Posted Monday, March 12, 2018 by RODNEY HOemail@example.com on his AJC Radio & TV Talk blog
"American Idol" on ABC opened to promising ratings Sunday despite competition from Fox's "O.J. Simpson" special.
It drew 10.3 million viewers and a 2.3 rating among 18 to 49 year olds. In comparison, the debut of the final season on Fox in 2016 drew 11 million viewers and a 3 rating among 18 to 49 year olds. That drop-off among 18 to 49 year olds may seem alarming but viewership in that demo across the board has been falling the past two years as more people in that demographic opts for streaming and on-demand options instead.
The show tends to lose viewers in its second episode, based on past seasons. And it will face off against "The Voice" tonight. "The Voice" debuted a couple of weeks ago with 12.3 million viewers and a 2.8 rating among 18 to 49 year olds.
According to Hollywood Reporter, ABC guaranteed advertisers a 1.8 rating among 18 to 49 year olds, including three days of DVR usage. Even if "Idol" inevitably loses some numbers from its debut, it should easily achieve ABC's reasonable goals.
One is certain to be featured on tonight's episode: Andrew Weaver of Bremen. He was part of the WSB-TV "Atlanta Idol" competition and finished in the top 6. He didn't make it past the initial round at Piedmont Park but was encouraged enough to try out quietly in Asheville, N.C. From there, he was able to make it to Hollywood.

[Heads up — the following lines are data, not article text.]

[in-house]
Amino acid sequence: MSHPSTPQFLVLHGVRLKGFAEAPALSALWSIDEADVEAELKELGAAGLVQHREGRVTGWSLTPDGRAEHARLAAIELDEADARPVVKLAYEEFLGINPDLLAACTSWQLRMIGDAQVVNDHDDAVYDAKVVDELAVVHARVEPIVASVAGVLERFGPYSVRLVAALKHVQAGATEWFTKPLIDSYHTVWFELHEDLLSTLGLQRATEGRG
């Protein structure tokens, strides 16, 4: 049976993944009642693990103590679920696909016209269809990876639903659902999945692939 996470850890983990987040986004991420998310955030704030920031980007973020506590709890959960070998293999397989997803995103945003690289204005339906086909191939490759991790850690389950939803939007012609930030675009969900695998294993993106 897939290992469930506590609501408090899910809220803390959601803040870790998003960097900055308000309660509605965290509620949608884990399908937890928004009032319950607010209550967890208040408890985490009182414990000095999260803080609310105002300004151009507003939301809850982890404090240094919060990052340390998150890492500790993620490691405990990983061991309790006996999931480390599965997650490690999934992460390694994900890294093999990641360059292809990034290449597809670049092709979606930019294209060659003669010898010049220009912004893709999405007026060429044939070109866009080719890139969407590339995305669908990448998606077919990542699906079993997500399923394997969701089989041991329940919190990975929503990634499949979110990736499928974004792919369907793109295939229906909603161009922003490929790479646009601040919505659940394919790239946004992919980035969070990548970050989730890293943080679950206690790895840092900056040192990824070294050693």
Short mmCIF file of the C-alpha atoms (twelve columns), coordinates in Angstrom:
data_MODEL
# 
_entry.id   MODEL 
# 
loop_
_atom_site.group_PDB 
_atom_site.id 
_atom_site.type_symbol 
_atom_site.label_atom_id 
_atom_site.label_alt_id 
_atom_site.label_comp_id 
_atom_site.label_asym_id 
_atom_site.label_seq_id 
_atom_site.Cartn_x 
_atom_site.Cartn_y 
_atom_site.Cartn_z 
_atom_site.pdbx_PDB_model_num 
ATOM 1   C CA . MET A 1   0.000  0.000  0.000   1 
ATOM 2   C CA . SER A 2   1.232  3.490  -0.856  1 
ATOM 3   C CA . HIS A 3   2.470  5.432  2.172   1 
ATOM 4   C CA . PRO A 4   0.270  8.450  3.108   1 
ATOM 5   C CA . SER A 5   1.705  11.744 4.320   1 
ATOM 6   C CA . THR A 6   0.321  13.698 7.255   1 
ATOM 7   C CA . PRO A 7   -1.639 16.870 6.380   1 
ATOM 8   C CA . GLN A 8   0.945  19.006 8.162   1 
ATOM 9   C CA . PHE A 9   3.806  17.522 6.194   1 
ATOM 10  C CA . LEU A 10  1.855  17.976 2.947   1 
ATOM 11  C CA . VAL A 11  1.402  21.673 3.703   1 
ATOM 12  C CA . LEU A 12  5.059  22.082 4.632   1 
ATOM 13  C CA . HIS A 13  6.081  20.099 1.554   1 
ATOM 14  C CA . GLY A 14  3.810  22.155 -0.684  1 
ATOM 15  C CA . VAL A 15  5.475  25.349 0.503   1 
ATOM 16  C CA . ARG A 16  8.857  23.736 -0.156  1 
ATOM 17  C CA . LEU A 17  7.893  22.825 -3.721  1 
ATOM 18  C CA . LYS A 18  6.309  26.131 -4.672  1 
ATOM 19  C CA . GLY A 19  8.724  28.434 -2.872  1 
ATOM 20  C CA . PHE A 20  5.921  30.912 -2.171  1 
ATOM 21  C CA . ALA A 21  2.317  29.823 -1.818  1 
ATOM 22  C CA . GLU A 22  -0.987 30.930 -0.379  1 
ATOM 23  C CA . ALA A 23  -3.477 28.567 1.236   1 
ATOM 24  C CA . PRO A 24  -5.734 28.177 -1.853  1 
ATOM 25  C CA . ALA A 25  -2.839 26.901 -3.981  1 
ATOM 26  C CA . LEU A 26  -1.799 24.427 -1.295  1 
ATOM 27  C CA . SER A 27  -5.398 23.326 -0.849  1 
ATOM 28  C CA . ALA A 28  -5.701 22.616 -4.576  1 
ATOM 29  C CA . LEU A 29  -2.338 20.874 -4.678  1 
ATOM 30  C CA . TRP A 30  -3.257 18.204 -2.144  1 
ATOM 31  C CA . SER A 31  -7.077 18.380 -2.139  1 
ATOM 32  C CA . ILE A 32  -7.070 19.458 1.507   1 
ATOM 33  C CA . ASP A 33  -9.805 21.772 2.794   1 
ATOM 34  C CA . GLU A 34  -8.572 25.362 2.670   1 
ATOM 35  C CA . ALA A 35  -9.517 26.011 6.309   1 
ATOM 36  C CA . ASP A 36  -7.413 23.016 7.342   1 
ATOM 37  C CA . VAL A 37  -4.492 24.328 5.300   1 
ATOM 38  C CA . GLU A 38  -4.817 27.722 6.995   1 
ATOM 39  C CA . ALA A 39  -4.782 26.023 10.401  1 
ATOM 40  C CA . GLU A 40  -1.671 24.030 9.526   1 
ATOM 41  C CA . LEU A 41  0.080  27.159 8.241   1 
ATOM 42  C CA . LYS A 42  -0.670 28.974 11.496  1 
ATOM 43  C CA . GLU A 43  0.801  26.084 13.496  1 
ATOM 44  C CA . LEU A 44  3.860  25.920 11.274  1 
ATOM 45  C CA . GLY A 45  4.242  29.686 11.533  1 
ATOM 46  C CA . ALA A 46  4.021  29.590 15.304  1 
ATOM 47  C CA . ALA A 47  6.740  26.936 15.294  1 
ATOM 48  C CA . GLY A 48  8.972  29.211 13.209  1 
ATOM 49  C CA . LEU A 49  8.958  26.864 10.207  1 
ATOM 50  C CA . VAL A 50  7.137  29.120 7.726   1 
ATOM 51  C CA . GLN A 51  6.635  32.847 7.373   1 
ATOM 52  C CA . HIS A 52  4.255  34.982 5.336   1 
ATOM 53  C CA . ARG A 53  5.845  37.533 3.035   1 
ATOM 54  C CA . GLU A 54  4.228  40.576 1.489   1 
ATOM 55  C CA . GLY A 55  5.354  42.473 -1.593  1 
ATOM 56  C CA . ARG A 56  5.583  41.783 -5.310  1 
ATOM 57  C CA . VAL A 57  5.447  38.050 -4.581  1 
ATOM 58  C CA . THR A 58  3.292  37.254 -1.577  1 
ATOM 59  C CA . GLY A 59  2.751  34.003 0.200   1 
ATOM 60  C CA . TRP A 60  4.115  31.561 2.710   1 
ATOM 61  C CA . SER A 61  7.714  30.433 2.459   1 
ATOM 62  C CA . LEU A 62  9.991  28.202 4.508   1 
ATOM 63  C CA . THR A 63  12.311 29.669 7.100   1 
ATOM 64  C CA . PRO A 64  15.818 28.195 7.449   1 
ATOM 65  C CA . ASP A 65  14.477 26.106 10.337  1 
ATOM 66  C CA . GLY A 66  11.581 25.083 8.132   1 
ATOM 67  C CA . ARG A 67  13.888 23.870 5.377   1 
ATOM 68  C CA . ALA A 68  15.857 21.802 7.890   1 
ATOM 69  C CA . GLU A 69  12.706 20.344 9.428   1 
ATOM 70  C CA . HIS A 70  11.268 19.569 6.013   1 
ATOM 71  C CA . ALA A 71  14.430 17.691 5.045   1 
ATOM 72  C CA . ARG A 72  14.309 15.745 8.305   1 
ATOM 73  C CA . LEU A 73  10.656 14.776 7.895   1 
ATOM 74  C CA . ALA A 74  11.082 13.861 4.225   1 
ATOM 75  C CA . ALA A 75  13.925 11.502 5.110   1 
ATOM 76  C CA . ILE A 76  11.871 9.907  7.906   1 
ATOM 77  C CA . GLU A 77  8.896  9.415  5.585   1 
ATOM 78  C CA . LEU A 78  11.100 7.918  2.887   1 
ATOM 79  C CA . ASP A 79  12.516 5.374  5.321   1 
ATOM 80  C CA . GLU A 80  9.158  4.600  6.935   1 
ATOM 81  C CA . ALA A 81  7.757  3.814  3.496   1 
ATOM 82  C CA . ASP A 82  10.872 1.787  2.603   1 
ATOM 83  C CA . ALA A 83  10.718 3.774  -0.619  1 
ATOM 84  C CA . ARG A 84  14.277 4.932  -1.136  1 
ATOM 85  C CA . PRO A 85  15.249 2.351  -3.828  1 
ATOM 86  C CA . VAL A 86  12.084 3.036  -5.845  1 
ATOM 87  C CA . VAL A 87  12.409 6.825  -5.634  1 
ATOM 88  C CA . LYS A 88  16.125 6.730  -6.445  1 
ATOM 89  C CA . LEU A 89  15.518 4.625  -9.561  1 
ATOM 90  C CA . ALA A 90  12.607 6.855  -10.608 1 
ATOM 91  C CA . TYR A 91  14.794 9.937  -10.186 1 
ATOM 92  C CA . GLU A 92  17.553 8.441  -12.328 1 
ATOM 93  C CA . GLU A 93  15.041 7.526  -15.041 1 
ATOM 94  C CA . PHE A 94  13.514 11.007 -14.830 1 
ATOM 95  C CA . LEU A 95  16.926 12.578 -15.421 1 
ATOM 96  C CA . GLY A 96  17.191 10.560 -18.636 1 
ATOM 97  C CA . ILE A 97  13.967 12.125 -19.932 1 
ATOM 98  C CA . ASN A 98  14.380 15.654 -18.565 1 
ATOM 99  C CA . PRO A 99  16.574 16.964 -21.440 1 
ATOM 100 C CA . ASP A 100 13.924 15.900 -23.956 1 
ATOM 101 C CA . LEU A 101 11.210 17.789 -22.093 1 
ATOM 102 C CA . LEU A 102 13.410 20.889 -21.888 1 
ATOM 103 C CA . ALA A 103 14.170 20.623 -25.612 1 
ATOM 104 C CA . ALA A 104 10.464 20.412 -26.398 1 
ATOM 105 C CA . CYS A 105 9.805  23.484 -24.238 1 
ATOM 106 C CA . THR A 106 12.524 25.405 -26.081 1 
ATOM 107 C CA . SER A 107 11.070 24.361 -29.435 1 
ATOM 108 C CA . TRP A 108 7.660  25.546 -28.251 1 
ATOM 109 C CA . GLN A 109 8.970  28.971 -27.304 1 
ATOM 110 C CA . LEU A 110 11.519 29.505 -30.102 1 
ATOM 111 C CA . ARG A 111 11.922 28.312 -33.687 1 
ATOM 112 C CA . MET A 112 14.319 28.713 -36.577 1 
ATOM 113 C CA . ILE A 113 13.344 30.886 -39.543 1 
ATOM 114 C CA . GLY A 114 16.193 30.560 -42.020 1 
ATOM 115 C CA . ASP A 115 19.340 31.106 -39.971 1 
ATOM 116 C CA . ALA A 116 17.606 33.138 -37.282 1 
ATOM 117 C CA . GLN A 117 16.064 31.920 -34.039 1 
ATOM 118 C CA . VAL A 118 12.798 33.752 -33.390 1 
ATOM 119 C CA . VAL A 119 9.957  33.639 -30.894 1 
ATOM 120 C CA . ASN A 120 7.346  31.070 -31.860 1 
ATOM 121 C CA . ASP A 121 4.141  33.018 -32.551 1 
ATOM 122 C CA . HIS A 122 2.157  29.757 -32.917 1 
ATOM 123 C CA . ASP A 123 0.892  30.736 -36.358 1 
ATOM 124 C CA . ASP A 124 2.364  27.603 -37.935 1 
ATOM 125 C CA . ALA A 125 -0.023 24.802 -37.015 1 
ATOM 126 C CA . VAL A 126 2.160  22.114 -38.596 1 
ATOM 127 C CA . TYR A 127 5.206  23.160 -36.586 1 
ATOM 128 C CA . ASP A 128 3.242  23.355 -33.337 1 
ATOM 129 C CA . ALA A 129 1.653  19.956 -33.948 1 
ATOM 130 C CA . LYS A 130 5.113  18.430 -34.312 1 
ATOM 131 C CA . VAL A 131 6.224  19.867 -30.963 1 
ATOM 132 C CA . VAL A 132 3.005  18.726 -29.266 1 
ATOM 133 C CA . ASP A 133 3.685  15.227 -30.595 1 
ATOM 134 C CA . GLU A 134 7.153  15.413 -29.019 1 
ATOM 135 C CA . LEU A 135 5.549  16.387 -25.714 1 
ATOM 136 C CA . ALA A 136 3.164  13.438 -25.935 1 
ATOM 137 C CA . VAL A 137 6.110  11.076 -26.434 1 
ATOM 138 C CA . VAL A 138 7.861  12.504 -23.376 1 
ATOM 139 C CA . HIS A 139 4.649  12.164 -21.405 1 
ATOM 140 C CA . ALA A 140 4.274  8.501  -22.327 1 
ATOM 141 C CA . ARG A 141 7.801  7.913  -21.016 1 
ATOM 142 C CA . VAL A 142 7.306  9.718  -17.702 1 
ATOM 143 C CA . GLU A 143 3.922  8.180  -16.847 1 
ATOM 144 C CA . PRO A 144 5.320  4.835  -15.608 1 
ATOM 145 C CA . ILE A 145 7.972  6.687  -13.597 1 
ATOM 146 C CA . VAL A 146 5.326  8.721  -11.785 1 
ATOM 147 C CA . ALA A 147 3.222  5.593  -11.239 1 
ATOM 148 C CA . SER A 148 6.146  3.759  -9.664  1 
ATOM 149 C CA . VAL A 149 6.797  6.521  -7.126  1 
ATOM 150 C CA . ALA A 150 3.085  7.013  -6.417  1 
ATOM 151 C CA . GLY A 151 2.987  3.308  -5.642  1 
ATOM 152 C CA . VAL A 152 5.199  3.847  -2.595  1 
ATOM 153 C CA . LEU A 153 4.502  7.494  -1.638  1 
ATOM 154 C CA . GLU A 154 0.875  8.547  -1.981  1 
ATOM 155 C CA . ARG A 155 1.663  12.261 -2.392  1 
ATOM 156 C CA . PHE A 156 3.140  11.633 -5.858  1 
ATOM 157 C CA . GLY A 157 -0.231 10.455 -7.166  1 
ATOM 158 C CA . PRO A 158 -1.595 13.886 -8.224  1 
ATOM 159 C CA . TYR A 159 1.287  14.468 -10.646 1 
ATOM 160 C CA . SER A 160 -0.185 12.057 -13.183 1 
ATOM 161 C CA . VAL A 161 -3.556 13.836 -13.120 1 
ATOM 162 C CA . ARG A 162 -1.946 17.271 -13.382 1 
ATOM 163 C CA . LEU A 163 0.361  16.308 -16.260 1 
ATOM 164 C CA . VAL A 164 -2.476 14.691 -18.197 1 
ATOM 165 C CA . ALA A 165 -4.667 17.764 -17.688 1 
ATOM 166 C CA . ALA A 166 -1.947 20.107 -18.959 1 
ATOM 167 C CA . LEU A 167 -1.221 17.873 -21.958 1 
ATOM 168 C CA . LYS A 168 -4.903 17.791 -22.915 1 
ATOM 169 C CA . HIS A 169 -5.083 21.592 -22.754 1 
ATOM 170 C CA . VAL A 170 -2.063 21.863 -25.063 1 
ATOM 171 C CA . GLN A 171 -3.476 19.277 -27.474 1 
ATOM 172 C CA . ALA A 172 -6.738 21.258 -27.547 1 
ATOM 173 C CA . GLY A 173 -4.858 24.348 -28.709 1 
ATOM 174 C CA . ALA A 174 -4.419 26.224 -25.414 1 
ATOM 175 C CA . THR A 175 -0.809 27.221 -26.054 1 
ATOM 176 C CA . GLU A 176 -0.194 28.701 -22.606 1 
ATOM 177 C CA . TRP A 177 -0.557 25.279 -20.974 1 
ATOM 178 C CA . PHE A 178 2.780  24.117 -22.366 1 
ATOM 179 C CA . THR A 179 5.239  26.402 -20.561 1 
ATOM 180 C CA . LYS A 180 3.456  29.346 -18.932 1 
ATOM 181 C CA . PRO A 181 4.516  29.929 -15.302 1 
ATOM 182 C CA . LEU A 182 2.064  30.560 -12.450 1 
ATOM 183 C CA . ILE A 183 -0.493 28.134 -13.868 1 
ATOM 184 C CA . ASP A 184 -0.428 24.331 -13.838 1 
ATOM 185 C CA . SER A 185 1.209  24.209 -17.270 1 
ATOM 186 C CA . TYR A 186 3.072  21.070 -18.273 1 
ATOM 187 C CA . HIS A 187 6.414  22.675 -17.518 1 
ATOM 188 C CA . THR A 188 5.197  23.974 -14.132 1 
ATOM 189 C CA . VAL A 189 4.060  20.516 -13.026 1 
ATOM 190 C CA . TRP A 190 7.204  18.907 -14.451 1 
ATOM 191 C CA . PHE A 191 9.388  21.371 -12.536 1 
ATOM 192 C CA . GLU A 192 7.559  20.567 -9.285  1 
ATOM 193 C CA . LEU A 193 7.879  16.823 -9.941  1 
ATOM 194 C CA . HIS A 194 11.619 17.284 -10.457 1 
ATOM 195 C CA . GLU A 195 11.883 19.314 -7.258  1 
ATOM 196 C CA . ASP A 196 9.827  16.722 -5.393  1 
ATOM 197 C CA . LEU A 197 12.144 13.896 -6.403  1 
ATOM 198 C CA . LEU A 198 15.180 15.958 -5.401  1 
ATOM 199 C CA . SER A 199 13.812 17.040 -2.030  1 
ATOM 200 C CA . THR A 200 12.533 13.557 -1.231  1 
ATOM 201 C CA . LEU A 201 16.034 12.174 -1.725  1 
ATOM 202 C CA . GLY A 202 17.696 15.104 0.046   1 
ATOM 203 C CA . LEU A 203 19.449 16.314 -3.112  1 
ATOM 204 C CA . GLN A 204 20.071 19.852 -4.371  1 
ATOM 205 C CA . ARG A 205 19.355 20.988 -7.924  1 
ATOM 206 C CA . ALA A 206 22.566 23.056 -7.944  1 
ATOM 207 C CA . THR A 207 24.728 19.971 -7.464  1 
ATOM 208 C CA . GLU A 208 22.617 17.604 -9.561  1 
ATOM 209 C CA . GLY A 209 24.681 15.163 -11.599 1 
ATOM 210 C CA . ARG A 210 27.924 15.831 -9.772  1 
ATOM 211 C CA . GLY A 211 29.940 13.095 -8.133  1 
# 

This is no secret. "American Idol" actually released that info in advance on social media.
The other four metro Atlantans that may be seen on future episodes include Gabbii Jones of Marietta, Isaac Streetman of Rockmart, Caleb Lee Hutchinson of Dallas and Victoria McQueen of East Point.
In an interview, Weaver said he stuck with his Beatles cover of "In My Life." He did a piece of it for "Atlanta Idol," which I posted on YouTube last year:
The Beatles song came from his dad Mike Weaver, who loved the group. "I grew up listening to it," he said. "I felt like it was my good-luck charm. 'Idol' was a long process. There were callbacks. I sang that at every callback, sang it for the judges."
His mom said Mike's fandom cannot be overstated. They've been on the Magical Mystery Bus Tour in Liverpool and honeymooned at Abbey Road in London.
Weaver said he wasn't in the best frame of mind the morning of his Atlanta audition last year. He had no idea how the process worked and was flustered. He said the producer did set him aside and said he's special but just 15, to try again.
In Asheville, he said he was calmer, more ready. His mom Kelli said he wasn't 100 percent in Atlanta but was far more present and confident the second time around. "He walked up there with purpose," she said. And it worked.
He performed in front of Katy Perry, Lionel Richie and Luke Bryan in Savannah, an audition set to air tonight.
'They didn't say much about my voice," he said. "I can remember Lionel liked my resonance and sound. Mostly the conversation was about my appearance."
Weaver is still young. He said his sound is evolving. But he does like acoustic pop along the lines of Shawn Mendes and Charlie Puth, plus indie pop like 1975 and Hozier. "I'm still trying to find my sound," he said. "I do write my own songs. I'm coming out with an EP soon."